22 the two men forcing the woman out of the vehicle. Is that your
24 A. That's correct.
25 Q. Yes. Yes, thank you.
1 MR. EMMERSON: Those are my questions.
2 JUDGE ORIE: Thank you, Mr. Emmerson.
3 One question for you. Did I miss something you said? That the
4 witness would be -- know that Shaban Balaj gave evidence to the same
5 effect? I missed why this witness would --
6 MR. EMMERSON: No, I'm sorry -- sorry, what I was indicating was
7 that the witness -- this witness would know that Shaban Balaj had
9 JUDGE ORIE: Yes. Yes, so not covering the whole of it.
10 MR. EMMERSON: No.
11 JUDGE ORIE: Another way of that, but That is --
12 MR. EMMERSON: I think that because he made reference in his
13 evidence in chief to the fact that we had heard from Shaban Balaj.
14 JUDGE ORIE: Yes. Then that has been -- is on the record now.
15 Mr. Guy-Smith.
16 Mr. Guy-Smith is Defence counsel for Mr. Balaj, Mr. Hasanaj, and
17 he'll now put further questions to you.
18 Cross-examination by Mr. Guy-Smith:
19 Q. Good afternoon, sir.
20 A. Good afternoon.
21 Q. I have but a few questions to ask you, and they relate to the
22 testimony you gave yesterday. You said yesterday that you knew that Idriz
23 Balaj had been gaoled for the first time, and my question to you is: Is
24 that as a result of the trial in Kosovo in 2002, the Dukagjin trial?
25 JUDGE ORIE: Do you receive interpretation, Mr. Hasanaj? Because
1 I --
2 THE WITNESS: [Interpretation] Yes.
3 JUDGE ORIE: Yes. Could you please answer the question whether--
4 THE WITNESS: [Interpretation] I didn't know Idriz Balaj before,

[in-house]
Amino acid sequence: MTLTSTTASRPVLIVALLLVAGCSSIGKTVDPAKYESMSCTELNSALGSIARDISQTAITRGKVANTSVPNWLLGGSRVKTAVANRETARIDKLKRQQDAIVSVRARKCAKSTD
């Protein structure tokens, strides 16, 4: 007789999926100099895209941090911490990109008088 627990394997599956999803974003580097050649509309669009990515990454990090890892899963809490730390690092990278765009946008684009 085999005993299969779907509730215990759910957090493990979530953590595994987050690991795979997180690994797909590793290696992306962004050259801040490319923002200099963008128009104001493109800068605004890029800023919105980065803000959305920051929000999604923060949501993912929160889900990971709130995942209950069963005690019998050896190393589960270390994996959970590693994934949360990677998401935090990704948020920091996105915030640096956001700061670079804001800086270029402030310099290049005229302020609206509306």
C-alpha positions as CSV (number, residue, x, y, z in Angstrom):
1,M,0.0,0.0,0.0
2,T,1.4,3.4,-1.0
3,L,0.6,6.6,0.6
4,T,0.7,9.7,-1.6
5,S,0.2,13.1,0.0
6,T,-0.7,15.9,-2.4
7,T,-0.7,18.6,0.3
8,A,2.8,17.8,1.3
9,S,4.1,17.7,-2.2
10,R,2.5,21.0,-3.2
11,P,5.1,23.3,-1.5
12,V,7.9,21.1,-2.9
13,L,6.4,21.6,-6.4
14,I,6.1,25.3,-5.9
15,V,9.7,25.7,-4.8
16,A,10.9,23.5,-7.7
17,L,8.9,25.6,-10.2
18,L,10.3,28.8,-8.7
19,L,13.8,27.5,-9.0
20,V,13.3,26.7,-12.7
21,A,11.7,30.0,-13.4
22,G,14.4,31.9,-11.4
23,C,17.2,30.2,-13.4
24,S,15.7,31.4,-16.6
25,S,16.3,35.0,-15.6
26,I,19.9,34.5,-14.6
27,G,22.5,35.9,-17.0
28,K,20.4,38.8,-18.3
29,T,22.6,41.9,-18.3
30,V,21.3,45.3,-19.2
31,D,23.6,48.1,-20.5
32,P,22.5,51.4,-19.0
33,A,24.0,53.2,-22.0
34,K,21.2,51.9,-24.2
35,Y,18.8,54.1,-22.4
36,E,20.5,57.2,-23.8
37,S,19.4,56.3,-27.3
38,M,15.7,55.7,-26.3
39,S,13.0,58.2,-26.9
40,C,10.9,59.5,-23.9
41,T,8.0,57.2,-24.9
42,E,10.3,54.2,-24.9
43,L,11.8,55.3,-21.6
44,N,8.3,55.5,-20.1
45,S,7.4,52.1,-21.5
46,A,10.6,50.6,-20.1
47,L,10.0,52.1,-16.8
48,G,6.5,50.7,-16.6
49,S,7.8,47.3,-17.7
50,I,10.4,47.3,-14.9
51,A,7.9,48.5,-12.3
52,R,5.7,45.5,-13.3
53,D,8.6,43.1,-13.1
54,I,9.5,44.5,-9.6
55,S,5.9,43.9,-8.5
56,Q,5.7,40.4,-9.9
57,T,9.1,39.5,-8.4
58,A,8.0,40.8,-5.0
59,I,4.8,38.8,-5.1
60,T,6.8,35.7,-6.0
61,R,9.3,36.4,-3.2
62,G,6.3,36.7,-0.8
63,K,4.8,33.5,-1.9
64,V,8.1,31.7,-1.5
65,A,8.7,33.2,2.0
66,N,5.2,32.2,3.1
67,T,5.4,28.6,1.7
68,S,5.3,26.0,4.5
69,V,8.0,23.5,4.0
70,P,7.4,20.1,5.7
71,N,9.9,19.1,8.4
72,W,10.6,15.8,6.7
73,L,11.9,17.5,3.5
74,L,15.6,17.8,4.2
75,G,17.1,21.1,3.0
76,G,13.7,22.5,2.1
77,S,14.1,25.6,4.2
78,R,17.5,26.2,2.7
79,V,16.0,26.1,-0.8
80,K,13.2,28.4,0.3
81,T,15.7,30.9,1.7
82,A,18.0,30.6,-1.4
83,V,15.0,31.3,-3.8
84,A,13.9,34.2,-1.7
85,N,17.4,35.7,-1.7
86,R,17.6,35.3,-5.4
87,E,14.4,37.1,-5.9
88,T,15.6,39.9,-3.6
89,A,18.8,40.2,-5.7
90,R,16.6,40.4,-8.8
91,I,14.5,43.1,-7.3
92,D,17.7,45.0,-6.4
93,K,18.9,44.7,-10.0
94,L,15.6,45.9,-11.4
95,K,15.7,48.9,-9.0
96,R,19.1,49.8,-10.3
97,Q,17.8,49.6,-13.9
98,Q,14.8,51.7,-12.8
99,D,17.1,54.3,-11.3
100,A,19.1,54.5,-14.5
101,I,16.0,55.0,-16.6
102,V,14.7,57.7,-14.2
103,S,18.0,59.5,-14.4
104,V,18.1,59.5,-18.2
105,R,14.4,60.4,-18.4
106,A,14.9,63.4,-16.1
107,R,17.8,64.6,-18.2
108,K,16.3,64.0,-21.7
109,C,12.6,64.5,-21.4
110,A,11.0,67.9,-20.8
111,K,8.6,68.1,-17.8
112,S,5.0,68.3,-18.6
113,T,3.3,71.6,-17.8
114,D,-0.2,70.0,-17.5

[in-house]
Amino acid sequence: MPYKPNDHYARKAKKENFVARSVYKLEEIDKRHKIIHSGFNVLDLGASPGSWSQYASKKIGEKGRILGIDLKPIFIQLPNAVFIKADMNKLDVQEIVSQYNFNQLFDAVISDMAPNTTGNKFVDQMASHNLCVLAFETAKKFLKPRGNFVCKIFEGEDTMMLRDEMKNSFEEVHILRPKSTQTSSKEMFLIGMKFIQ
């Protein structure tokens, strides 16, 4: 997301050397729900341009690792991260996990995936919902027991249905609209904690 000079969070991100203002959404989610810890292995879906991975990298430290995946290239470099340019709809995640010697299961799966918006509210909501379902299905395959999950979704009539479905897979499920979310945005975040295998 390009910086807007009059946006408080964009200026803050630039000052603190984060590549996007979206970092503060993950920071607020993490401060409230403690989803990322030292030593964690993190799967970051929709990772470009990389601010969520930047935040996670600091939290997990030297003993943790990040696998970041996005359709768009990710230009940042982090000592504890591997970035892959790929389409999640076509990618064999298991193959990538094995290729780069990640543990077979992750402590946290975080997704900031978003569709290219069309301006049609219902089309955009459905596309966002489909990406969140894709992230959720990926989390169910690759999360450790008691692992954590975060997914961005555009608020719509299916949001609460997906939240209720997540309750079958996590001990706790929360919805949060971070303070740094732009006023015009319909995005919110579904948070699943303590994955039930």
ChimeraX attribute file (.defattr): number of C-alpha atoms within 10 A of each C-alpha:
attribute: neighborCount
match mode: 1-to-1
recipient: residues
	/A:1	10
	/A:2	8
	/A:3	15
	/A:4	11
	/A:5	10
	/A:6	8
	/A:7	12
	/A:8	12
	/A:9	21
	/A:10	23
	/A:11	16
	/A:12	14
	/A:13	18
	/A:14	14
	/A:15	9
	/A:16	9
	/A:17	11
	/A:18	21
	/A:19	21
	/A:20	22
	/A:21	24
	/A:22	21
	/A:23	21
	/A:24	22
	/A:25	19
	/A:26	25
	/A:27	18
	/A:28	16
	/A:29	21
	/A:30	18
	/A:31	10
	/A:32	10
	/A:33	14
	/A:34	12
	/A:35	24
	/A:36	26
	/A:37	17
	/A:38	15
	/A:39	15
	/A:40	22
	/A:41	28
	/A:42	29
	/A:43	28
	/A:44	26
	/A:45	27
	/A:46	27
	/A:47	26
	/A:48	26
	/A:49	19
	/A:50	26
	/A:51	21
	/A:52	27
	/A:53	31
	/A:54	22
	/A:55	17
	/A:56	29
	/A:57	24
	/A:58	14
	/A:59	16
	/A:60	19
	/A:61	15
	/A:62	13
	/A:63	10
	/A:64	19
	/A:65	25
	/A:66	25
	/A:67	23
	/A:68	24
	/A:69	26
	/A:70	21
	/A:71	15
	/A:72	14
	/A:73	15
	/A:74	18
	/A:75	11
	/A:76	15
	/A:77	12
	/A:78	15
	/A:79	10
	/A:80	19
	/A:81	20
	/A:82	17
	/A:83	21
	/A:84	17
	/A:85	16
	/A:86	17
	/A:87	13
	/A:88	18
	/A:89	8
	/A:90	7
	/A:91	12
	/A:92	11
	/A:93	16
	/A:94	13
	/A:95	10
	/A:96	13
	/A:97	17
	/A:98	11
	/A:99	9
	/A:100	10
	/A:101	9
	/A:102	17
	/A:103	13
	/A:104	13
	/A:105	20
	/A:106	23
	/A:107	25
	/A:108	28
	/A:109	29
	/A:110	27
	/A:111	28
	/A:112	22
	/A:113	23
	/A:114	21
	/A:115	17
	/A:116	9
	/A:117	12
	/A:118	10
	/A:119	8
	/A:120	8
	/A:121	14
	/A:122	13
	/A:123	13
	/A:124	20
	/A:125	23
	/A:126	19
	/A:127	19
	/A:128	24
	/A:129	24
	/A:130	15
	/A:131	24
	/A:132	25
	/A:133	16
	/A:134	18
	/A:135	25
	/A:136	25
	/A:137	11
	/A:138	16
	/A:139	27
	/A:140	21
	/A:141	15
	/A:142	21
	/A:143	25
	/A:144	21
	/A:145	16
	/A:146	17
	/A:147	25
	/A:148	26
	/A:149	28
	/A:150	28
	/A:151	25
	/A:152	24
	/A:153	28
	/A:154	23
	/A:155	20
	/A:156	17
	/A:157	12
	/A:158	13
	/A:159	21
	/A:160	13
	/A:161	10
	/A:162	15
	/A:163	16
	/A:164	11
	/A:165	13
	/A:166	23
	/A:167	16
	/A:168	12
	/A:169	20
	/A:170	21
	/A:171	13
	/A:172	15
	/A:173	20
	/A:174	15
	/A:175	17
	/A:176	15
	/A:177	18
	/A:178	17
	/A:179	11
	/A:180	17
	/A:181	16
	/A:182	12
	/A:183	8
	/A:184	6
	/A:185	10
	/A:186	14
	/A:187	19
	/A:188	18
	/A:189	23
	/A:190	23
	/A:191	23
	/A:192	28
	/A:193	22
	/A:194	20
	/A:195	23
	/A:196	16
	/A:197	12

5 but after the war I heard that Idriz Balaj and Togeri are one and the same
6 person, and this is what I stated in my statement. But I didn't know him,
7 nor did I ever meet him, so I know nothing about him.
8 MR. GUY-SMITH: Thank you very much. 1-6R7B8G9 is that --
9 JUDGE ORIE: Is that -- is that an answer to your question,
10 Mr. Guy-Smith?
11 MR. GUY-SMITH: It's not directly an answer to my question. I can
12 get the answer to the question too. In addition, I think that probably --
13 probably resolves it, but I can ask the -- the question again.
14 JUDGE ORIE: Yes. Because --
15 MR. GUY-SMITH: Sure. No problem.
16 JUDGE ORIE: I'm left with a puzzlement.
17 MR. GUY-SMITH: No problem.
18 Q. After the war, Mr. Balaj was involved in a trial in Dukagjin. Are
19 you aware of him being involved in that trial?
20 A. I only heard that he was in gaol. I don't know more than that.
21 Q. And when you had indicated yesterday -- when you said yesterday
22 after he was in gaol the first time, you were referring to him being in
23 gaol as a result of what happened at the Dukagjin trial; correct?
24 A. Correct. Certainly.
25 MR. GUY-SMITH: Thank you once again.
1 JUDGE ORIE: Thank you, Mr. Guy-Smith.
2 Mr. Harvey.
3 MR. HARVEY: I have no questions for this witness. Thank you.
4 JUDGE ORIE: Yes.
5 Mr. Re, any need to put further questions to the witness?
6 MR. RE: Yes. There's just one matter in re-examination.
7 JUDGE ORIE: Yes. I would like to perhaps first seek a
8 clarification on another matter, so that you can include that. I don't
9 know whether there's any need to that at all.
10 Questioned by the Court:
11 JUDGE ORIE: Mr. Hasanaj, the Chamber has read your statement.